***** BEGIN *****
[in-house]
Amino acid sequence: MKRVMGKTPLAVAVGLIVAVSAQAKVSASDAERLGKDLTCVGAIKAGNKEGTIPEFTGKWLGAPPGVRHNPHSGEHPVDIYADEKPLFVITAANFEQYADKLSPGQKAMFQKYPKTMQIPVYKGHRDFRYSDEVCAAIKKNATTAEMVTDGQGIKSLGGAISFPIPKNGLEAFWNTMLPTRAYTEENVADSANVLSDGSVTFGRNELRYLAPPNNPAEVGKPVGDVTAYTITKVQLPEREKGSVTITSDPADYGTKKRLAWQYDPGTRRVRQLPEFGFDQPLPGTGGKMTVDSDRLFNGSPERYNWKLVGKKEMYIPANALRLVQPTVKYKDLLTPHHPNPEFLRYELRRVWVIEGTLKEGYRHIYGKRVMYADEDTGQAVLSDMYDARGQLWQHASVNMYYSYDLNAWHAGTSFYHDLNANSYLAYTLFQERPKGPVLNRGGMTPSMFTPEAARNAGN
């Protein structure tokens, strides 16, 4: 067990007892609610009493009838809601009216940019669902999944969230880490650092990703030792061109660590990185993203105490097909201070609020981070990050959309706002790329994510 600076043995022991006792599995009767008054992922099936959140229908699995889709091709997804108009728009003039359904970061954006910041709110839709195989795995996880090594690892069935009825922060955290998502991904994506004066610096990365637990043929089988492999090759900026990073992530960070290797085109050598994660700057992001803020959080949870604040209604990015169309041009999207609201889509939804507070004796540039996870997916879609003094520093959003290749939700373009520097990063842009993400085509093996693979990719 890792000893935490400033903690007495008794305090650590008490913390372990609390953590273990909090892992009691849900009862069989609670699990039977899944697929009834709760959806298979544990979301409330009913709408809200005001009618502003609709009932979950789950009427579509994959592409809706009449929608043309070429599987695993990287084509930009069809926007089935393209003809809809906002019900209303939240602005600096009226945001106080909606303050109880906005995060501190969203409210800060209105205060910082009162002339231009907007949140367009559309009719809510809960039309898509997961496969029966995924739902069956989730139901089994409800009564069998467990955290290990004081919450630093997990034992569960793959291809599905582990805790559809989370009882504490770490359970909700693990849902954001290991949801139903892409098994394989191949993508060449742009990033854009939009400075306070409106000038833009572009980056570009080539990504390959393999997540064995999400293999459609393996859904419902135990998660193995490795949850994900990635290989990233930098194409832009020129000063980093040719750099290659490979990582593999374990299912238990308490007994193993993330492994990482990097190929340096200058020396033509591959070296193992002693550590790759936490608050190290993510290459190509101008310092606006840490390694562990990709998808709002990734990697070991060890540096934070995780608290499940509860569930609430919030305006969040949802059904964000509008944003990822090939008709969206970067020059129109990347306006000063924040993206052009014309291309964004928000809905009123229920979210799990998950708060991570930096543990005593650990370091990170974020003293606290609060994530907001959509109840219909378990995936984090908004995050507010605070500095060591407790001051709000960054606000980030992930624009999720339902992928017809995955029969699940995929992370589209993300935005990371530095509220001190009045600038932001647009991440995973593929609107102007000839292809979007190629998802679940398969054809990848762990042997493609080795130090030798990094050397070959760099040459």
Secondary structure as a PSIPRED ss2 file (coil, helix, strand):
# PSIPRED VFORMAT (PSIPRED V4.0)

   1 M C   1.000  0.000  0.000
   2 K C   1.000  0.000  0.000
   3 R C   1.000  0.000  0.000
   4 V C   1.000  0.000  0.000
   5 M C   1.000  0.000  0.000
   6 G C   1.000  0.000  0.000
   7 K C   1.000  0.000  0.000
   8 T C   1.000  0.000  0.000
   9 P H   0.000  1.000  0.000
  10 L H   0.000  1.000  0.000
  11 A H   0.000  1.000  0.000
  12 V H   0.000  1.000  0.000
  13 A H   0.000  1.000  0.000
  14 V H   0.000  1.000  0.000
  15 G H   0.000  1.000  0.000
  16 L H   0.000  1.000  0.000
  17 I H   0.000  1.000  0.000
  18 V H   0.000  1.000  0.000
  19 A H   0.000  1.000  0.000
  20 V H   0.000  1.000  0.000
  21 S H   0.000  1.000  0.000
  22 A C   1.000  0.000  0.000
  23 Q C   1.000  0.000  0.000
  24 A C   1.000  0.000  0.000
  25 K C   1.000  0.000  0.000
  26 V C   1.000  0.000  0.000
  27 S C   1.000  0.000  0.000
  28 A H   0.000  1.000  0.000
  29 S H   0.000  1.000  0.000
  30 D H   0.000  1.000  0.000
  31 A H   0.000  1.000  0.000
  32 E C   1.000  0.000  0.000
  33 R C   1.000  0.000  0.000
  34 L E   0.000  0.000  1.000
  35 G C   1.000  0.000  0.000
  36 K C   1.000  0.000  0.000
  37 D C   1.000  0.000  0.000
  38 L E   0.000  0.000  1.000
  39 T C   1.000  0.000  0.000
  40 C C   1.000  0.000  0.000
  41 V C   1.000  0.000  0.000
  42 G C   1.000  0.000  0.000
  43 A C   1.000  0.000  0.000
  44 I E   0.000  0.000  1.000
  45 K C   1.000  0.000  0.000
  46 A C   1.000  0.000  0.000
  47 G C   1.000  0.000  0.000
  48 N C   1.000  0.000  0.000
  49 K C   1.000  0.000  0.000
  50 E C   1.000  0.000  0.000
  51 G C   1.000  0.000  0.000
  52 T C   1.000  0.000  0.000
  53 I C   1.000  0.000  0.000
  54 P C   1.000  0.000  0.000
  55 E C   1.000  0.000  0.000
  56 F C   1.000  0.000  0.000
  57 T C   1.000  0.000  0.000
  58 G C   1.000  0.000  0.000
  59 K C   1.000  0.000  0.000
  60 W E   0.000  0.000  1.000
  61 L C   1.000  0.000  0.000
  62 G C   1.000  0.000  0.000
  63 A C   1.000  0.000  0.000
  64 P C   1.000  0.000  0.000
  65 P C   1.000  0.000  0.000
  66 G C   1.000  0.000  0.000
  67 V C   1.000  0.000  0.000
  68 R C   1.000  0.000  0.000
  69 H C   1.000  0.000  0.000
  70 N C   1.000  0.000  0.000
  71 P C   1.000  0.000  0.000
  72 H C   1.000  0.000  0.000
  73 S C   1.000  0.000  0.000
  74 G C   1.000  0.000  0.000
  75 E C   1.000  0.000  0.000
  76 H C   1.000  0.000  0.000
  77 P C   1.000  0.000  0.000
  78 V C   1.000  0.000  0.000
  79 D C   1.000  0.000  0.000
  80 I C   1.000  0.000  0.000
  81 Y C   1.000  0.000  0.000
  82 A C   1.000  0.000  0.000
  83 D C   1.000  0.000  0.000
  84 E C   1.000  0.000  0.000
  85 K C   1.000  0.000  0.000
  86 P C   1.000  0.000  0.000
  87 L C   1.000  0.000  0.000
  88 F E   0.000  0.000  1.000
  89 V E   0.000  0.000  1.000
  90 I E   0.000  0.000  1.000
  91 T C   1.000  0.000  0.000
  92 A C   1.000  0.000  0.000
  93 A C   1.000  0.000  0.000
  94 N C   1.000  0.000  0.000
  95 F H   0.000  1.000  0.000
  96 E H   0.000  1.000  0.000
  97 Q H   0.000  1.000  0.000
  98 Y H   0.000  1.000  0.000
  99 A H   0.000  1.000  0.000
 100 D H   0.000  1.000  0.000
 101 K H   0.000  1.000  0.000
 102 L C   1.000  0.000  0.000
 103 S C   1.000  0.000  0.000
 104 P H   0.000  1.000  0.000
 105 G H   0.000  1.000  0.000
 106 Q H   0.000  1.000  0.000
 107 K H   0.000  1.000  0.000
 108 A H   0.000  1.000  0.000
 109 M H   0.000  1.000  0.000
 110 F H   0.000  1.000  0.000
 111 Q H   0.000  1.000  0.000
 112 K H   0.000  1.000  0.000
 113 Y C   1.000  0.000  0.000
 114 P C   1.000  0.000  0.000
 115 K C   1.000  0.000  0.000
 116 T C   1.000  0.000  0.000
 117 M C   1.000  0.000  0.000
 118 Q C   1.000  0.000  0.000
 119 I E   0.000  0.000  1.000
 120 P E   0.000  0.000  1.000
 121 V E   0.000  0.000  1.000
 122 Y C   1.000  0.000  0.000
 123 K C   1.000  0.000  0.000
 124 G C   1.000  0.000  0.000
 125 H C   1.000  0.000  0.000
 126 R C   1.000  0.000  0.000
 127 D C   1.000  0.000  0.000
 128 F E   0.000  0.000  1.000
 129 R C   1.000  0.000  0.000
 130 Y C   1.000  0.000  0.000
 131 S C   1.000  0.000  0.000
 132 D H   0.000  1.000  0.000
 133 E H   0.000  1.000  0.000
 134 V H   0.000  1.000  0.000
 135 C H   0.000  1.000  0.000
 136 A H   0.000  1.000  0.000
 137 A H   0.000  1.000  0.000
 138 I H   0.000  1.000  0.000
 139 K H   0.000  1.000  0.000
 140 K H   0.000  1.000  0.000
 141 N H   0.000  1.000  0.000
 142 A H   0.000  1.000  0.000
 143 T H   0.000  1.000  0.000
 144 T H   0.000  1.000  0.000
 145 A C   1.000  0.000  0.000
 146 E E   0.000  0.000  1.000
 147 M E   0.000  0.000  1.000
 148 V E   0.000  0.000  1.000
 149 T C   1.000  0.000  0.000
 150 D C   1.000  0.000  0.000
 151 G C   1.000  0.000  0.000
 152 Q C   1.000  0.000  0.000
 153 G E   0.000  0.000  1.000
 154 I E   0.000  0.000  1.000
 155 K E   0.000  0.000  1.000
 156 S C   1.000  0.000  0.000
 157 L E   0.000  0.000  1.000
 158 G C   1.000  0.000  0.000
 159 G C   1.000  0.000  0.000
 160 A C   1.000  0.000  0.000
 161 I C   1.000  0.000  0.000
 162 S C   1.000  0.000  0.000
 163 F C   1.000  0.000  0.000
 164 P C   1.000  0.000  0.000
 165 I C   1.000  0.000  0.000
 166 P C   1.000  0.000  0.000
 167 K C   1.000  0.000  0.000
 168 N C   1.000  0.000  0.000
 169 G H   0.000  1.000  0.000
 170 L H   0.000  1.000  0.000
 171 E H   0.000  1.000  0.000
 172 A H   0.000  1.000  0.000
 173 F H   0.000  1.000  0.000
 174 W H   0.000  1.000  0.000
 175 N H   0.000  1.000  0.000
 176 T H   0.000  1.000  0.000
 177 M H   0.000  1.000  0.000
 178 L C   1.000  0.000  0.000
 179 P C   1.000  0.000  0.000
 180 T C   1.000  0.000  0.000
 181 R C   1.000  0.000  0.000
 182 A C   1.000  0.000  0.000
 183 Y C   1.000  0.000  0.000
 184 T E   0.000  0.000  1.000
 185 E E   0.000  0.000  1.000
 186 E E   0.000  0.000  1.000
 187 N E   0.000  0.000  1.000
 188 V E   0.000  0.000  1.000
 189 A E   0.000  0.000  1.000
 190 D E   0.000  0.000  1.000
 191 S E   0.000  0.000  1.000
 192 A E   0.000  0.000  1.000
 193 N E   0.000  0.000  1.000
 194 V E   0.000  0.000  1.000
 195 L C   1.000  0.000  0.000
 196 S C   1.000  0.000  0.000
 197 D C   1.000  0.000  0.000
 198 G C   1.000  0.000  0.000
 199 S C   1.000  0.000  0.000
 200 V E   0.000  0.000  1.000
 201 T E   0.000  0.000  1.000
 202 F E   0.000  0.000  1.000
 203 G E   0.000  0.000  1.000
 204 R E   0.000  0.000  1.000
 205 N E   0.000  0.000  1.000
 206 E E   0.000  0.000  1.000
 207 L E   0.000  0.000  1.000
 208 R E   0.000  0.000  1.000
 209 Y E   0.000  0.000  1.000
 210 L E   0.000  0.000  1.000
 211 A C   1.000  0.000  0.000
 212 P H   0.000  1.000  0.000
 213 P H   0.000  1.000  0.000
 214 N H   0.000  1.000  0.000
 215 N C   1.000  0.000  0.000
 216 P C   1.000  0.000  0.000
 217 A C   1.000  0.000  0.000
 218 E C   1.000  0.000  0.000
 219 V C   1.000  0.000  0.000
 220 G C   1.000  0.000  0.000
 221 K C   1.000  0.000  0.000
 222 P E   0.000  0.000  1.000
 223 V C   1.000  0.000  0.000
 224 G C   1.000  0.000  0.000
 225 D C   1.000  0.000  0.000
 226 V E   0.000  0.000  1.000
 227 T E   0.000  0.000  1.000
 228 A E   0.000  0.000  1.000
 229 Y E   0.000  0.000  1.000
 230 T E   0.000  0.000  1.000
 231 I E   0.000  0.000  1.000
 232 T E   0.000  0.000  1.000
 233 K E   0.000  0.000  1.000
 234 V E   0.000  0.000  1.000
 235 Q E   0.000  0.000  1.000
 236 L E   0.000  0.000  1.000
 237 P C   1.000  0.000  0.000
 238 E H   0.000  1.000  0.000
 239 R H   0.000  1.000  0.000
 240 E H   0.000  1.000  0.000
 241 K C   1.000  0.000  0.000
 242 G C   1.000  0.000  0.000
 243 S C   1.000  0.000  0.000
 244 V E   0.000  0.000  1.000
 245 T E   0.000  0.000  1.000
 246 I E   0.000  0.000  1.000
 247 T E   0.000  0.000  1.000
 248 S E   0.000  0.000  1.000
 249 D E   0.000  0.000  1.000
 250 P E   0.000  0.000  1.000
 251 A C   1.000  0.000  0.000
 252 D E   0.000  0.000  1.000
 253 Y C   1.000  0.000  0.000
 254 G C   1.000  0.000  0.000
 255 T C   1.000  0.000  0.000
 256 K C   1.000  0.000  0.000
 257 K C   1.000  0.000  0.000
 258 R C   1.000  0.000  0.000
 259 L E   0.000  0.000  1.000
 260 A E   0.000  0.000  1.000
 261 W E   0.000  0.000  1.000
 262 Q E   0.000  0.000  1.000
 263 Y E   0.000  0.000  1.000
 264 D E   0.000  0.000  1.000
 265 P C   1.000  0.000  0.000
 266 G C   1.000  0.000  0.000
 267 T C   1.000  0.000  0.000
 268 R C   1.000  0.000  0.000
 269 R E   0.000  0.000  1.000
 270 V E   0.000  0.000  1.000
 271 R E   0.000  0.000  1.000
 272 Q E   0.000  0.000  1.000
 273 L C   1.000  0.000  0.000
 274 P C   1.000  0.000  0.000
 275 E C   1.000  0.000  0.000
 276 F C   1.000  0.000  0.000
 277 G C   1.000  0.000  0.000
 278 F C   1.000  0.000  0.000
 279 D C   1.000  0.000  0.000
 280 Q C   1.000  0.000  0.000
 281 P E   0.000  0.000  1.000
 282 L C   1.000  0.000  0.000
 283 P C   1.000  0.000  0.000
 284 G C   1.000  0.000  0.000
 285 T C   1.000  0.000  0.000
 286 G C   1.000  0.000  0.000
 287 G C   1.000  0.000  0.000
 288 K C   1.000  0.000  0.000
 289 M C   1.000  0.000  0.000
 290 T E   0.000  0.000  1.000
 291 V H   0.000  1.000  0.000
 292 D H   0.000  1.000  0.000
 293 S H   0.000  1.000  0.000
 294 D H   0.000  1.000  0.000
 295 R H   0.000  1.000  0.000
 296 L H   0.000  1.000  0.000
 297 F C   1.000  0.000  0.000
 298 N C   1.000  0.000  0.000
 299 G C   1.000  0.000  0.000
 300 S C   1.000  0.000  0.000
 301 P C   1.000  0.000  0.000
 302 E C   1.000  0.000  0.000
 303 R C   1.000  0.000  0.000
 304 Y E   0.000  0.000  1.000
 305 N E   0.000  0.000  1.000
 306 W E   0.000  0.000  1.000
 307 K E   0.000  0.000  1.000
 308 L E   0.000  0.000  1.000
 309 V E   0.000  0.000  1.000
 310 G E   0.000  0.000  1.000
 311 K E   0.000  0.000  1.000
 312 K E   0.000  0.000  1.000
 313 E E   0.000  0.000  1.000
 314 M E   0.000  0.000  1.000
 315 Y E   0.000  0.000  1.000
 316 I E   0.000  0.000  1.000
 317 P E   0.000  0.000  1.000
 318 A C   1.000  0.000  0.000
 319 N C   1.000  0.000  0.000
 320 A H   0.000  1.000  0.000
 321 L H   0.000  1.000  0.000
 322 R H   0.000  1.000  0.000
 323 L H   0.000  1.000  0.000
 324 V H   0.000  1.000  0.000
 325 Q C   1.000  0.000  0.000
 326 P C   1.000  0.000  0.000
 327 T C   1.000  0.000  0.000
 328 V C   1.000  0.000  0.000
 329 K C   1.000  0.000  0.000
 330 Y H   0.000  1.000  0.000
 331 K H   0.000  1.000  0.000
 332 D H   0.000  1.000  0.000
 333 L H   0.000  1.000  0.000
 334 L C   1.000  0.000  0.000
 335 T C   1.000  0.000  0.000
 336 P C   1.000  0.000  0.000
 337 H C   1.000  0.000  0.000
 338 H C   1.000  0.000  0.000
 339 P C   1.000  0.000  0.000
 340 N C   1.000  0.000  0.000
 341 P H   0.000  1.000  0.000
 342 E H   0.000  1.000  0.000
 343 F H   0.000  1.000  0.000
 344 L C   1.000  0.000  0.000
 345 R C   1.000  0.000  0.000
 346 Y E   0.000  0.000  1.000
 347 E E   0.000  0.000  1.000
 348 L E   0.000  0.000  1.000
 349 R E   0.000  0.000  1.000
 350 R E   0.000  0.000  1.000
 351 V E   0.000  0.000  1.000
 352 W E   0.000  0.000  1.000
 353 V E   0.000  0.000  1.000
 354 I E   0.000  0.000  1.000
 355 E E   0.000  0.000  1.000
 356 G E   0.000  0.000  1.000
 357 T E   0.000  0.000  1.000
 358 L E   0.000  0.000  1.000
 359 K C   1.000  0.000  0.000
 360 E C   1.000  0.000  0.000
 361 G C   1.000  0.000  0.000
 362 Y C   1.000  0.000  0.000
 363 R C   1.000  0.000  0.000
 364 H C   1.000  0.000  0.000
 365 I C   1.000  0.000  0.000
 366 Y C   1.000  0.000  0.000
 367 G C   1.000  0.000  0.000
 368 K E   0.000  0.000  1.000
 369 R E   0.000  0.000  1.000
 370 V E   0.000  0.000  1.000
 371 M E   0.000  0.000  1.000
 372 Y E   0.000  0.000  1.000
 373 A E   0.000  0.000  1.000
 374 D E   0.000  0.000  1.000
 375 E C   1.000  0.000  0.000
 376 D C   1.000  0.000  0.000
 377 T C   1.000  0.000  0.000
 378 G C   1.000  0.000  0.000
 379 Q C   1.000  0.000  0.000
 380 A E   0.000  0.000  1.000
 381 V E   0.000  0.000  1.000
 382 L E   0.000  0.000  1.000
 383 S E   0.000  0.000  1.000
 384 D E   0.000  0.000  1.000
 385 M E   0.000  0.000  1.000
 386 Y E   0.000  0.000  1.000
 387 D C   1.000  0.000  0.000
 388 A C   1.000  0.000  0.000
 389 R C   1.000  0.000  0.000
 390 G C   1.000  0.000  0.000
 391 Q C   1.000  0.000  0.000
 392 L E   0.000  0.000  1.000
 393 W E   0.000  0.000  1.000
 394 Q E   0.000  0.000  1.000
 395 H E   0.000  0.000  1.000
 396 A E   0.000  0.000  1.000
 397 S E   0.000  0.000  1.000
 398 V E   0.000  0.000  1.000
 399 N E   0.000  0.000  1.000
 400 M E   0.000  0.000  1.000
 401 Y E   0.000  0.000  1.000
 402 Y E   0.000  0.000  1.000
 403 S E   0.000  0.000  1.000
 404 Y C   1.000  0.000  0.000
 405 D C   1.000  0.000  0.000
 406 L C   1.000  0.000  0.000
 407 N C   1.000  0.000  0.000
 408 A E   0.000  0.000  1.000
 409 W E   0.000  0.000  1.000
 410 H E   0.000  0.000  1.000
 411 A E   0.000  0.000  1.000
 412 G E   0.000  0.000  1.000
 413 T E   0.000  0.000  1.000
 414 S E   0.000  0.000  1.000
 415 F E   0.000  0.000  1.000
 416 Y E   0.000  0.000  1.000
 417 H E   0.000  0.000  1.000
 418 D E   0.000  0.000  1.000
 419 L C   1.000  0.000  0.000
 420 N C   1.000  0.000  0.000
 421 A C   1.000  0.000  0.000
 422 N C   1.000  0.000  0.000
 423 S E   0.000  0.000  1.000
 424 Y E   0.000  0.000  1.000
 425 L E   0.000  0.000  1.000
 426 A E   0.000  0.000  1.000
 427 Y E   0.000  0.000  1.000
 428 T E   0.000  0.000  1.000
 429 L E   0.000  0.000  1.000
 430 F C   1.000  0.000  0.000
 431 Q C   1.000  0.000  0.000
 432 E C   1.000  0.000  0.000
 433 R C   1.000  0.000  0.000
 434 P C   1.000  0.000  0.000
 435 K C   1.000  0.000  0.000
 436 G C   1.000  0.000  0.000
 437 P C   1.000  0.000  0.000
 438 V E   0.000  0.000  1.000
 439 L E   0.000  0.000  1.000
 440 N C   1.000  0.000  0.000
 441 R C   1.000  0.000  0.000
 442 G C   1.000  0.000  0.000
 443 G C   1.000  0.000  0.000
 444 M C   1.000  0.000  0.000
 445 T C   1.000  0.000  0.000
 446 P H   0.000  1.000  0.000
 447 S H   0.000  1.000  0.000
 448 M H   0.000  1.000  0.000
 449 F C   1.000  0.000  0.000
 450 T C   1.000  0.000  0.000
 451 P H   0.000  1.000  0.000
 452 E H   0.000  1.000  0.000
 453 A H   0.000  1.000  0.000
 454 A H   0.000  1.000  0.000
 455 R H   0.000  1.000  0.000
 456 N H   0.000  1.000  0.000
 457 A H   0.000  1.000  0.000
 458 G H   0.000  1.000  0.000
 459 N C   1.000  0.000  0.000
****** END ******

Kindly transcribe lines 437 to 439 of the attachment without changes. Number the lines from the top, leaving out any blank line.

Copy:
 432 E C   1.000  0.000  0.000
 433 R C   1.000  0.000  0.000
 434 P C   1.000  0.000  0.000